Since Eric isn't here I thought it would be safe to post a few lists of quality "geek books" that each of us has read. I'm always interested in finding new things, especially since I've taken an interest in writing fantasy lately, finding a passion for it, (though I'm really interested in try, to a degree, to do my own thing). The next idea, currently germinating in the back of my mind while I finish this current project, feels like it would work well with some steampunk influences, so, have some good steampunk suggestions? (I'll post some lists later, but right now I'm a little too tired).
Anything of Jack Vance, though I particularly recommend:
The Dying Earth series:
The Dying Earth
The Eyes of the Overworld
Rhialto the Magnificent
The Lyonesse trilogy, written much later in his life, is also fantastic:
The Green Pearl
I would argue that Vance has one of the most distinctive and unique prose styles of any fantasy/sci fi writer. This site has a very good write up on him.
I've heard of him before. Maybe you could tell me a little about some of your favorite novels of his?
Now I'm not a big fan of steampunk, in fact I think in large doses it is quite silly. I've never read anything of that sort, and only seen a few movies, therefore I am inexperienced in seeing in it in a writing form. So that's why I'm interested if Liam or Mirabel have particularly books of this sort they found good, I would like to see what it looks like and how it works in writing to get a feel for what I want to do. I don't want much of it, but I've been thinking a tiny dash of it sprinkled into my next book might be good to create a wider space, give it a nice, comfy differentness.
So for a short list of my own (i am terribly lazy):
The Dark Is Rising Series By Susan Cooper, (Liam )
Howl's Moving Castle and House of Many Ways, Diana Wynne Jones
And of course, The Earthsea books by Ursula Le Guin and also her sci-fi classic The Left Hand of Darkness.
Vance has a very distinct prose style, elegant in an almost Edwardian sense. His dialogue is masterful, albeit totally unrealistic. Everyone in Vance's books - be they ogres or aliens - talks like something out of Shakespeare:
The air of Ard Court smelled richly indeed, with a heavy sweet-sour organic reek that distended the nostrils. Gersen grimaced and went to the shop from which the odors seemed to emanate. Taking a deep breath and bowing his head, he entered. To right and left were wooden tubs, containing pastes, liquids, and submerged solids; overhead hung rows of withered blue-green objects the size of a man's fist. At the rear, behind a counter stacked with limp pink sausages stood a clown-faced youth of twenty, wearing a patterned black and brown smock, a black velvet headkerchief. He leaned upon the counter without spirit or vitality, and without expression watched Gersen sidle past the tubs.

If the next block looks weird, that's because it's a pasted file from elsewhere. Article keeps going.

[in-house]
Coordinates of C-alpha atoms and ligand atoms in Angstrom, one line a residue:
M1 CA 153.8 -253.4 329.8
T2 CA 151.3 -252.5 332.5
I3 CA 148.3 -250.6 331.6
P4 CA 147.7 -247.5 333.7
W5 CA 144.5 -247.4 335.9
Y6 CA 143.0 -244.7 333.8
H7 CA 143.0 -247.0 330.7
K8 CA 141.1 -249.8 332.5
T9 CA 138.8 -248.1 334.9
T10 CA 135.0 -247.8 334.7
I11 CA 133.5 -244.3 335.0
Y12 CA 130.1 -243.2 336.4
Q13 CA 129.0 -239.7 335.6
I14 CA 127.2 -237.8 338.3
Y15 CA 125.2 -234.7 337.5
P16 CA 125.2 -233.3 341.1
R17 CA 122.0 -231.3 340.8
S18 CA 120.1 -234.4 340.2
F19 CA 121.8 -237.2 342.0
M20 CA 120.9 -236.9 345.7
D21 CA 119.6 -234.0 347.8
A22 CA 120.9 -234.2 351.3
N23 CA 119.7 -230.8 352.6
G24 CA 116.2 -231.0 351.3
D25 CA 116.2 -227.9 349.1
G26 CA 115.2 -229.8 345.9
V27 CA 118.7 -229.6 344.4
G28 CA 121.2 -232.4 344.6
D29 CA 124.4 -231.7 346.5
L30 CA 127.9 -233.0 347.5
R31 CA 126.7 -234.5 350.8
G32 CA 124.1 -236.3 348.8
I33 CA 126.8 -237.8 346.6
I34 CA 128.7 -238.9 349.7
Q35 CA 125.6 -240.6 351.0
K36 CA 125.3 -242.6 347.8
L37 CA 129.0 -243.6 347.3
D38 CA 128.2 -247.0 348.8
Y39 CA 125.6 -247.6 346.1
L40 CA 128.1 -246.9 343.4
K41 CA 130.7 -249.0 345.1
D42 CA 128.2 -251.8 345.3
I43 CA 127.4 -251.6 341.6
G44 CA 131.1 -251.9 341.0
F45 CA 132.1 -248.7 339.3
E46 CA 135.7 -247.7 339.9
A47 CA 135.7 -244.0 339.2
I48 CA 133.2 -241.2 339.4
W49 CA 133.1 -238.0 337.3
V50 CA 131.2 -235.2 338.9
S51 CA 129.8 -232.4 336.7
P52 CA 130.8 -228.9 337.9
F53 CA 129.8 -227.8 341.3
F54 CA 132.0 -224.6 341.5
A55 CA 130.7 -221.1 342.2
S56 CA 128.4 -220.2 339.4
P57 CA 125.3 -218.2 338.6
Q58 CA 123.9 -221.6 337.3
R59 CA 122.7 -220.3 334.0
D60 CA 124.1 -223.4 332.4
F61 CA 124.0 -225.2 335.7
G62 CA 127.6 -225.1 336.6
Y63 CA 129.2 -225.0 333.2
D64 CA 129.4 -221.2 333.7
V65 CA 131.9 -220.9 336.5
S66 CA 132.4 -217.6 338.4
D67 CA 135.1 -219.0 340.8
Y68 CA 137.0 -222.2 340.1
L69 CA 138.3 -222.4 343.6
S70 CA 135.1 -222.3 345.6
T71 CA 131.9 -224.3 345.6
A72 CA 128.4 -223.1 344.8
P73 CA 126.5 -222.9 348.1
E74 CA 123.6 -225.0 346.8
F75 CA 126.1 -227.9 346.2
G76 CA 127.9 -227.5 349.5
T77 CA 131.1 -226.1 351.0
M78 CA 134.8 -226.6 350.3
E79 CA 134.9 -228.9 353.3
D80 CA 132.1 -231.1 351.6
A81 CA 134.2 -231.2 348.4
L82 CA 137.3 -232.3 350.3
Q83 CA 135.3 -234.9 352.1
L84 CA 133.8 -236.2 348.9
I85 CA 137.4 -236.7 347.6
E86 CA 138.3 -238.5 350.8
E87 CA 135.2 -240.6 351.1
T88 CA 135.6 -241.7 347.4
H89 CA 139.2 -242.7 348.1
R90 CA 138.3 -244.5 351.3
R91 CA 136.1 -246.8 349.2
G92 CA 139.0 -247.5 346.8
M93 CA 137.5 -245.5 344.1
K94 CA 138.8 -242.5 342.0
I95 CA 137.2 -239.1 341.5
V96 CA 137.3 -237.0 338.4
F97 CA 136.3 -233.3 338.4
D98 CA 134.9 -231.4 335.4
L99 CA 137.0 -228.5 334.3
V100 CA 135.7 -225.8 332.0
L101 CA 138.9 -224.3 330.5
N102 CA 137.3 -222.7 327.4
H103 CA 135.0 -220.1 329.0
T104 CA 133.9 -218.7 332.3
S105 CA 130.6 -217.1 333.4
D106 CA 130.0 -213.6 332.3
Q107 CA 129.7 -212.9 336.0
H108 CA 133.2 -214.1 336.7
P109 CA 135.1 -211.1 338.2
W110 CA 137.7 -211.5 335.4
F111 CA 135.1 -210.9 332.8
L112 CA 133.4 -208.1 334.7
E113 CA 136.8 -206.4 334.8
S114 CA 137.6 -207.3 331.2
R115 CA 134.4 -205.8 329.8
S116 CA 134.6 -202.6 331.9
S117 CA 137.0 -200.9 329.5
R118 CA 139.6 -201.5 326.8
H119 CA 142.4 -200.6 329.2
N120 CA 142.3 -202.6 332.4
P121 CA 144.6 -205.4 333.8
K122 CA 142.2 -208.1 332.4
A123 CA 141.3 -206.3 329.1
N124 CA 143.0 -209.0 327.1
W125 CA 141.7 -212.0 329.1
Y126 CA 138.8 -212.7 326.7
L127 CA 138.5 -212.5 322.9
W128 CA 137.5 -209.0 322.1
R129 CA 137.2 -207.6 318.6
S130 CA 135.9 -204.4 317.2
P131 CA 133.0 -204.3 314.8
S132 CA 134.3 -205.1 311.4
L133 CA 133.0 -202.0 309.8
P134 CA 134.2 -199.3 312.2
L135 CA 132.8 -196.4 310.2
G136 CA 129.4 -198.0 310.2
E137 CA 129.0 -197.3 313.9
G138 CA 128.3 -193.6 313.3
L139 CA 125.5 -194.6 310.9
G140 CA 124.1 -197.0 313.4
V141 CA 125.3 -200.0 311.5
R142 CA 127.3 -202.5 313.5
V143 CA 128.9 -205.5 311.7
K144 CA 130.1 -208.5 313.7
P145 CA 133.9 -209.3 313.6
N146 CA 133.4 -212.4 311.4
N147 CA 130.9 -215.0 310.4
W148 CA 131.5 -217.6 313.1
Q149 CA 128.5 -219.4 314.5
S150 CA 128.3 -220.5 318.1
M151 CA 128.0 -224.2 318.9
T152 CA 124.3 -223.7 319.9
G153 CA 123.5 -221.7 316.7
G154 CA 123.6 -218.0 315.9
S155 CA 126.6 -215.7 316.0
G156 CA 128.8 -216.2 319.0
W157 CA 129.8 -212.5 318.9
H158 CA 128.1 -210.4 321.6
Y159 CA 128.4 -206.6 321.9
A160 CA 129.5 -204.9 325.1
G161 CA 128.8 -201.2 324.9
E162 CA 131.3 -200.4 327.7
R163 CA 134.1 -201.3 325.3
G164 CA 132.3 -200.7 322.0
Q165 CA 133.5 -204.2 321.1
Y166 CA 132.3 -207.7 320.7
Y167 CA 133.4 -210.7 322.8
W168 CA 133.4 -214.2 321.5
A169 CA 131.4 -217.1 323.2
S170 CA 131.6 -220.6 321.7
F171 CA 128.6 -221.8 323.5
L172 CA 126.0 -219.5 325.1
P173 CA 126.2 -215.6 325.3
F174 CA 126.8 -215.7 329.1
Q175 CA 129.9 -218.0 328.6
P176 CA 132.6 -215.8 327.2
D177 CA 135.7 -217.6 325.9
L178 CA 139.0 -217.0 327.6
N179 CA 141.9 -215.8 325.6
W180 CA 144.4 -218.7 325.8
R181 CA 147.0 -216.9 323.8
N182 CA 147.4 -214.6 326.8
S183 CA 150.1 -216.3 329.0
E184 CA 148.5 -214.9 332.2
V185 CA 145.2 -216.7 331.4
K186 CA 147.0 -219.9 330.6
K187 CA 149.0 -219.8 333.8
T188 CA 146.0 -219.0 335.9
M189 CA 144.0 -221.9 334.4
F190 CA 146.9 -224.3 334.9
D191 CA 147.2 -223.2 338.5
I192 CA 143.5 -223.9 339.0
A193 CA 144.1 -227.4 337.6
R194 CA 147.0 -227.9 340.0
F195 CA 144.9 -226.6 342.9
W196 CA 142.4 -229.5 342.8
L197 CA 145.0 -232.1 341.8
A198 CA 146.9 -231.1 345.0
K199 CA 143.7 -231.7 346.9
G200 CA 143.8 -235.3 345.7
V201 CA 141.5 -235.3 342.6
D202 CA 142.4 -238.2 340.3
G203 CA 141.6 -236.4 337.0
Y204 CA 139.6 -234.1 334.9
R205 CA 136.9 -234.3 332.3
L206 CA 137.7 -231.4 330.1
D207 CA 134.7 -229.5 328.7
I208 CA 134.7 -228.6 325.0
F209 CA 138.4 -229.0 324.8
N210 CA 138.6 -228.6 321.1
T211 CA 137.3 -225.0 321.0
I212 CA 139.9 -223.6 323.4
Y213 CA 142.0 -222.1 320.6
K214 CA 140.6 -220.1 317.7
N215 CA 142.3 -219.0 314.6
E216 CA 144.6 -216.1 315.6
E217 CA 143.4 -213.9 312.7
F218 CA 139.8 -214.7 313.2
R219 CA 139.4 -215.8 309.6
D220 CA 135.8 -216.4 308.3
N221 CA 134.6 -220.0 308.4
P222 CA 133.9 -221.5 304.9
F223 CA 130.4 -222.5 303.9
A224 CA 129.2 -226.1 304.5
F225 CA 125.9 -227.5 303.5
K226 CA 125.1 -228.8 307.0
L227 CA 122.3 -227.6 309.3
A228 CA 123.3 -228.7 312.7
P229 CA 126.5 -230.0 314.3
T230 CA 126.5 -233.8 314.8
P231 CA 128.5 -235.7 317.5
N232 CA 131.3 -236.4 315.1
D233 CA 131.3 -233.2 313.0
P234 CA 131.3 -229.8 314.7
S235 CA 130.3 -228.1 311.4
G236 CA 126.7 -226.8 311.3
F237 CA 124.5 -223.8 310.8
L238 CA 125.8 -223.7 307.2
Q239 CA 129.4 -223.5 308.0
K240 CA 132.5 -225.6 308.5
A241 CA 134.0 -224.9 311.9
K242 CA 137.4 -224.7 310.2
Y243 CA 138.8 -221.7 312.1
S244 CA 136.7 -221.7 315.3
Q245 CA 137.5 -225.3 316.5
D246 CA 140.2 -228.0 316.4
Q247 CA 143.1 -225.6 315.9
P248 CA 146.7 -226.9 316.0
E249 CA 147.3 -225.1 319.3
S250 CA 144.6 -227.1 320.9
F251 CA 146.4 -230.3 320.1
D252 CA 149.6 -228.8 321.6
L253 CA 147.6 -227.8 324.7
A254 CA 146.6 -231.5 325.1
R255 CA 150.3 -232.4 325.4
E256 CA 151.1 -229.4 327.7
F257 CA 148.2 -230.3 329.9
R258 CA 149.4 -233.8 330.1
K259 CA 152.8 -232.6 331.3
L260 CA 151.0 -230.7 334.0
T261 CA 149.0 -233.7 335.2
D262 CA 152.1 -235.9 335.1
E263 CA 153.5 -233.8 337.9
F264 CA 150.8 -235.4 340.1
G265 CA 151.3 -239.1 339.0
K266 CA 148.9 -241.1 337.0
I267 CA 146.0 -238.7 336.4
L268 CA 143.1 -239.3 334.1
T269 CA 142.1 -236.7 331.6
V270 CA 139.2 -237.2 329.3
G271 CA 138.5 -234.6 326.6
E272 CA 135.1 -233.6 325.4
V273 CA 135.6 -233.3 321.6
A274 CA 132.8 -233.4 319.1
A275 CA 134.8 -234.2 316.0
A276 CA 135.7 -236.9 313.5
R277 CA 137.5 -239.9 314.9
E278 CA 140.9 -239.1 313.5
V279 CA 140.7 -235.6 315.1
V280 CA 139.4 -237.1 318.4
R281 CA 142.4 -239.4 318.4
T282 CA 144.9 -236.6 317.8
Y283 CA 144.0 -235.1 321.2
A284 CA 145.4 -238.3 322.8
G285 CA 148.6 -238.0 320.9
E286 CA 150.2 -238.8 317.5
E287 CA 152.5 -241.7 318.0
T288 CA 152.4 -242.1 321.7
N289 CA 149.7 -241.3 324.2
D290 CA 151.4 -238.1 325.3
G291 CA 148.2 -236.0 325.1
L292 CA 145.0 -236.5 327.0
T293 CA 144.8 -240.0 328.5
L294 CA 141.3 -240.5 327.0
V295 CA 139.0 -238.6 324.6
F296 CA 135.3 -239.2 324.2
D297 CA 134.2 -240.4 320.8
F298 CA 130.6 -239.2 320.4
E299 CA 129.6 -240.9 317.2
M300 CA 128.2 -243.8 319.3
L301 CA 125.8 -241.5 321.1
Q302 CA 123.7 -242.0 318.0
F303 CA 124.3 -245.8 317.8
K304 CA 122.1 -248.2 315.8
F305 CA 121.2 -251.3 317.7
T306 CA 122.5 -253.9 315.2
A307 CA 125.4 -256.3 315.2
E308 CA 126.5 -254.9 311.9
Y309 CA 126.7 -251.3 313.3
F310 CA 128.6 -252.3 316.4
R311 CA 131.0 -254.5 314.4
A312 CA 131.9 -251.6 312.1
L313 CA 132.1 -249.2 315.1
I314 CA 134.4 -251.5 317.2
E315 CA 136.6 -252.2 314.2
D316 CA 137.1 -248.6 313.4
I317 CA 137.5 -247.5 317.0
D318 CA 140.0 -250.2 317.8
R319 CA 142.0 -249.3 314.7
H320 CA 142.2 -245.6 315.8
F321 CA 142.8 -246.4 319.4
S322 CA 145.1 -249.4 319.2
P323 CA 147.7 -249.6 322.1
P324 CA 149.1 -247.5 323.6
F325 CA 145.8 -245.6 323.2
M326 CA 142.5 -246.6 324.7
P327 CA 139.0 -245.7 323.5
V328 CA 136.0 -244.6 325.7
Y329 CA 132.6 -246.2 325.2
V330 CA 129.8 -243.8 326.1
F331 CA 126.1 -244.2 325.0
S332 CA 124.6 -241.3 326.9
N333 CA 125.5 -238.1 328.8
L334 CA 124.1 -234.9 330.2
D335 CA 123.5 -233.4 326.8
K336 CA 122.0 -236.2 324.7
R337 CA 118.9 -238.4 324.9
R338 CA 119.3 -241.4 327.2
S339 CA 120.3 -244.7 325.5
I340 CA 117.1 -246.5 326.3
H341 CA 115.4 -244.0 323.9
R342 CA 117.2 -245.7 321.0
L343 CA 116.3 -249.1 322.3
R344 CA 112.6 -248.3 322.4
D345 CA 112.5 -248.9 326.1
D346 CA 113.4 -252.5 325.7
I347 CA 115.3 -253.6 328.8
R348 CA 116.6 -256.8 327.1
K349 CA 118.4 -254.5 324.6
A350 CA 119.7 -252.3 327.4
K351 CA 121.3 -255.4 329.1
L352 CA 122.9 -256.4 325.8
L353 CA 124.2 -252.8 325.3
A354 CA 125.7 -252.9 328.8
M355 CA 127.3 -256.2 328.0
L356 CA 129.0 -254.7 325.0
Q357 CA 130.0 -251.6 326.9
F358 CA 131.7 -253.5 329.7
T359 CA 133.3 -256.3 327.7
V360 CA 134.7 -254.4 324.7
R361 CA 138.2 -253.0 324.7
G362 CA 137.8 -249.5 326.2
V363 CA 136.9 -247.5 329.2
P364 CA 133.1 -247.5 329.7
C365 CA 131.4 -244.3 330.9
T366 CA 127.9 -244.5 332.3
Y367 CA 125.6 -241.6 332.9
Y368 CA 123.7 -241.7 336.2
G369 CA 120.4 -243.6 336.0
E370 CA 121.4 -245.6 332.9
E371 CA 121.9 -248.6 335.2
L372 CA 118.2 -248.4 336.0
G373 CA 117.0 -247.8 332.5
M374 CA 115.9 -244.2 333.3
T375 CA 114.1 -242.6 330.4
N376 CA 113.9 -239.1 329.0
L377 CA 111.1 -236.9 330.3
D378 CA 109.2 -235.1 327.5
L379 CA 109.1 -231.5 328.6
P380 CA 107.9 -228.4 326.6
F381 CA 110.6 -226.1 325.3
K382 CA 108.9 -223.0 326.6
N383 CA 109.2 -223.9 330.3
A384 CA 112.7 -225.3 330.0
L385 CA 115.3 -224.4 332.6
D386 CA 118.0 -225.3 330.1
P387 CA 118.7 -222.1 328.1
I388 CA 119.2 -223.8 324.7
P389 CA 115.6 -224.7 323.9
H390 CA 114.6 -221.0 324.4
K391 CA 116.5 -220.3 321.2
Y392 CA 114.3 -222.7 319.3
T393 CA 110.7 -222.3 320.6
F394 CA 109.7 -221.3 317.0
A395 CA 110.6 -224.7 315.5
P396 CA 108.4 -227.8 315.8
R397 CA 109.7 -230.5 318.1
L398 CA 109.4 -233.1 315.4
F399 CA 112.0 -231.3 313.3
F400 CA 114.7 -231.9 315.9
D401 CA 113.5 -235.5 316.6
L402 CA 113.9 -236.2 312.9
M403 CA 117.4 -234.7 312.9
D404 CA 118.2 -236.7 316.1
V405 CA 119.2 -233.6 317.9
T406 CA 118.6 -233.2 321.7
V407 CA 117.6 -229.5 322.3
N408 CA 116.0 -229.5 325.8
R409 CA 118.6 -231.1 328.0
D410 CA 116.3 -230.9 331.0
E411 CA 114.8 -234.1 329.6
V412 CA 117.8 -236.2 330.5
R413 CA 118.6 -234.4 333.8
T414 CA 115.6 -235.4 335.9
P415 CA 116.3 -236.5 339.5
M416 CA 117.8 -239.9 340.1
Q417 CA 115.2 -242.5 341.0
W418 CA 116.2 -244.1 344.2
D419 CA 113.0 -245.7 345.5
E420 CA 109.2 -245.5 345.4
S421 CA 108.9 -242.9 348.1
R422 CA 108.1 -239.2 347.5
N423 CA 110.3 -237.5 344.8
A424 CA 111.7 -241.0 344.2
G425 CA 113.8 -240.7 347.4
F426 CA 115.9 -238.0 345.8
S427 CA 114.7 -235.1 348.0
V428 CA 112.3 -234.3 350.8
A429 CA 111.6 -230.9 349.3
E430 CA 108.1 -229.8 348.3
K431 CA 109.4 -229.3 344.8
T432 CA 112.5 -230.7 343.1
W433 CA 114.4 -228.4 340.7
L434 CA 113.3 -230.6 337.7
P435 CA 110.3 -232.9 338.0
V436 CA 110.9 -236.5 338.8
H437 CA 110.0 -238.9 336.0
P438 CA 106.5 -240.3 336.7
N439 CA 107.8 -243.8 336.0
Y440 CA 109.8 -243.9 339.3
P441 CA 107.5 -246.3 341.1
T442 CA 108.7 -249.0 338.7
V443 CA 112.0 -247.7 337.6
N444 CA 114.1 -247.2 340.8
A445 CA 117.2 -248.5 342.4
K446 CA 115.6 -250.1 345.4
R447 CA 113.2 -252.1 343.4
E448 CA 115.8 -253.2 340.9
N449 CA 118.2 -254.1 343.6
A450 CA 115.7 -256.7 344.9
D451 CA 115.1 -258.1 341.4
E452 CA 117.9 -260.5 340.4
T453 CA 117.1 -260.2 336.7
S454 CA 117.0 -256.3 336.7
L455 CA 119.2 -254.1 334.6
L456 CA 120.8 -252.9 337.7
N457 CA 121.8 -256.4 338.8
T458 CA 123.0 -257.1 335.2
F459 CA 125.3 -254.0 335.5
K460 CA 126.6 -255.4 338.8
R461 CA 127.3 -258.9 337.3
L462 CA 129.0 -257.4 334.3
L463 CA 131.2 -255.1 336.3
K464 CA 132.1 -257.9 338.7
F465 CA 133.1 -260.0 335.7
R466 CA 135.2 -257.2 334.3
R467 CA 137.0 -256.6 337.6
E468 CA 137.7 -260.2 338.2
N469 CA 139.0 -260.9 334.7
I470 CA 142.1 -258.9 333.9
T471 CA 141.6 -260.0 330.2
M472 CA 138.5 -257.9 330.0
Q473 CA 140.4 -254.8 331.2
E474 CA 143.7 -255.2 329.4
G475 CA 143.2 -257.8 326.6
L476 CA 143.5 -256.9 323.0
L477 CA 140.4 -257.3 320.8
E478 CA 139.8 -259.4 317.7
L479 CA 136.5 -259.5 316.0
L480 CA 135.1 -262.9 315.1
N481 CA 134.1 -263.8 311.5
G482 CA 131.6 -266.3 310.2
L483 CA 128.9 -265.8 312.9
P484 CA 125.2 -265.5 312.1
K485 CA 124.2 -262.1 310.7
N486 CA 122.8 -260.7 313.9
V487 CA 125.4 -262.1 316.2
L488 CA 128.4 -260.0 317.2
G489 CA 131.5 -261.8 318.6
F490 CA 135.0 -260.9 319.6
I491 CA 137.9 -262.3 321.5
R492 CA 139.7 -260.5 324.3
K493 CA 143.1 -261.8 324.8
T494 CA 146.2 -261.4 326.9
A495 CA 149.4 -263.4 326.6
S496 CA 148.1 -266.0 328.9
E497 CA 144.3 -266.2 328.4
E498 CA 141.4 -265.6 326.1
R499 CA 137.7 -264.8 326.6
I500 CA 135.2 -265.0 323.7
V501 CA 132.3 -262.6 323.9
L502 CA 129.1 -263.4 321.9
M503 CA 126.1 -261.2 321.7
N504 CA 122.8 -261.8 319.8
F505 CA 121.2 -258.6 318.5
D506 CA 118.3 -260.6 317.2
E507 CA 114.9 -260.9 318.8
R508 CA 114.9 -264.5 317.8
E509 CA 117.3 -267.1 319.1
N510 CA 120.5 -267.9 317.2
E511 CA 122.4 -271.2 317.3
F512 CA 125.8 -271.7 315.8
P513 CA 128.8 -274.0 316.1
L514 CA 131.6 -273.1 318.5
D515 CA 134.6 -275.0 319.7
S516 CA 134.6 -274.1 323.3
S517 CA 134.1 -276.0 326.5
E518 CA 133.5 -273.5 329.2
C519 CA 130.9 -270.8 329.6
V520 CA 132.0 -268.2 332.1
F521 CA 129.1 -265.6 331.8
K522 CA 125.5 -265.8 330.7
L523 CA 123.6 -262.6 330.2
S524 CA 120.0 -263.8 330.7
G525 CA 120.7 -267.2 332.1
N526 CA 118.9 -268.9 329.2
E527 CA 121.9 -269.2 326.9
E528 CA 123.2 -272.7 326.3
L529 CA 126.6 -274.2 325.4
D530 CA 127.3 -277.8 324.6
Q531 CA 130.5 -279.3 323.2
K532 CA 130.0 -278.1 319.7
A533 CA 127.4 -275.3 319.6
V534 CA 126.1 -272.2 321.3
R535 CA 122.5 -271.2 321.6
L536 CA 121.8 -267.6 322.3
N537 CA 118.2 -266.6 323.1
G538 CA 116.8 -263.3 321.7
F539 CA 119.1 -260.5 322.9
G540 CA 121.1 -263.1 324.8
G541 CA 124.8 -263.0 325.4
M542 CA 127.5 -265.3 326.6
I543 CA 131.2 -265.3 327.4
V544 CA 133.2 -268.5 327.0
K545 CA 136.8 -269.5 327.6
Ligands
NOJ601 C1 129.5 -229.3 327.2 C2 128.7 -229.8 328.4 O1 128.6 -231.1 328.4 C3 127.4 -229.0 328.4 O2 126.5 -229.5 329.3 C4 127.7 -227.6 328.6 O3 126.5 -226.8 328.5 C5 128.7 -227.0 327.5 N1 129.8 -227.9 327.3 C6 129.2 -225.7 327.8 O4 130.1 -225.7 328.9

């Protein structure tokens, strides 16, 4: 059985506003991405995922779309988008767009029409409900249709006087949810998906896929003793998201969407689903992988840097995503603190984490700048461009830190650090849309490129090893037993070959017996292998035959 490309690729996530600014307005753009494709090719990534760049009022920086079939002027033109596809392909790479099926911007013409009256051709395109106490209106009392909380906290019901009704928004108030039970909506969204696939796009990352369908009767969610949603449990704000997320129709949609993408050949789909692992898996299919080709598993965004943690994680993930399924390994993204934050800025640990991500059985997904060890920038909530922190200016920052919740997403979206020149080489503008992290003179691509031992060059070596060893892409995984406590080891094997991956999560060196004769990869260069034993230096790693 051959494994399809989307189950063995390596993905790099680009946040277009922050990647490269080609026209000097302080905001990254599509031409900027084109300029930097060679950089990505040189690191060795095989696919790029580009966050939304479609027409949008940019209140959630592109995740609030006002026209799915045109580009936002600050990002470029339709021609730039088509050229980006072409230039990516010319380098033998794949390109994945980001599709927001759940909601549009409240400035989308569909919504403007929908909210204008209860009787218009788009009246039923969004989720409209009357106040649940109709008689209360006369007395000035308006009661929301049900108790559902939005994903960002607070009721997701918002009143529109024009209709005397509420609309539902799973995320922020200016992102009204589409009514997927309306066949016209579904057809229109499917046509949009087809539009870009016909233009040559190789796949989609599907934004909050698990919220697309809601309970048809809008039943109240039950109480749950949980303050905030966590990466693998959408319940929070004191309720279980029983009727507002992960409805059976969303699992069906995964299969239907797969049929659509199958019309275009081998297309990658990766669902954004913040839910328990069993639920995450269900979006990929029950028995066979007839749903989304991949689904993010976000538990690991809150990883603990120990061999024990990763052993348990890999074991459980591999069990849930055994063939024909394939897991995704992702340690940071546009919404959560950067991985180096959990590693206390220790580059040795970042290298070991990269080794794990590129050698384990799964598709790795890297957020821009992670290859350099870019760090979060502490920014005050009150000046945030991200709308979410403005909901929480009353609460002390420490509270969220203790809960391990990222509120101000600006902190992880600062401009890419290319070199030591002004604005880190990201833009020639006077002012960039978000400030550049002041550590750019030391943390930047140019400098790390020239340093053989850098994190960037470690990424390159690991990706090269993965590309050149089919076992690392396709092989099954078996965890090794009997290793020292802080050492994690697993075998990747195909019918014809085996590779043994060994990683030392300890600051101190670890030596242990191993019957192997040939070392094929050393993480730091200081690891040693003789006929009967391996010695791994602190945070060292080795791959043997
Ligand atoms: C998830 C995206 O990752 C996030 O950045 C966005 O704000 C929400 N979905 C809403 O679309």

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"You're a Sandusker?" asked Gersen.
"What else?" This was spoken in a tone Gersen could not identify, a complex mood of many discords: sad pride, whimsical malice, insolent humility. The youth asked, "You wish to eat?"
Gersen shook his head. "I am not of your religion."
"Ha ho!" said the youth. "You know Sandusk then?"
"Only at second-hand."
The youth smiled. "You must not believe that old foolish story, that we Sanduskers are religious fanatics who eat vile food rather than flagellate ourselves. It is quite incorrect. Come now. Are you a fair man?"
Gersen considered. "Not unusually so."
The youth went to one of the tubs, dipped up a wad of glistening black-crusted maroon paste. "Taste! Judge for yourself! Use your mouth rather than your nose!"
Gersen gave a fatalistic shrug, tasted. The inside of his mouth seemed first to tingle, then expand. His tongue coiled back in his throat.
"Well?" asked the youth.
"If anything," said Gersen at last, "it tastes worse than it smells."
The youth sighed. "Such is the general consensus."
So there you go; wit, a wealth of imaginary cultural detail (someone has described Vance's the 'science' of Vance's fiction as being 'anthropology), sensuous detail (Vance excels at describing imaginary meals, odours, sounds). I'd recommend anything you can find, with the exception of the early stories collected in Fantasms and Magics.
Hmm. Interesting, interesting. I would never have pegged you as a big sci-fi fan. You always struck me as too much of a serious reader ^^
Two interesting fantasy writers that I wonder if anyone here is familiar with:
George R.R. Martin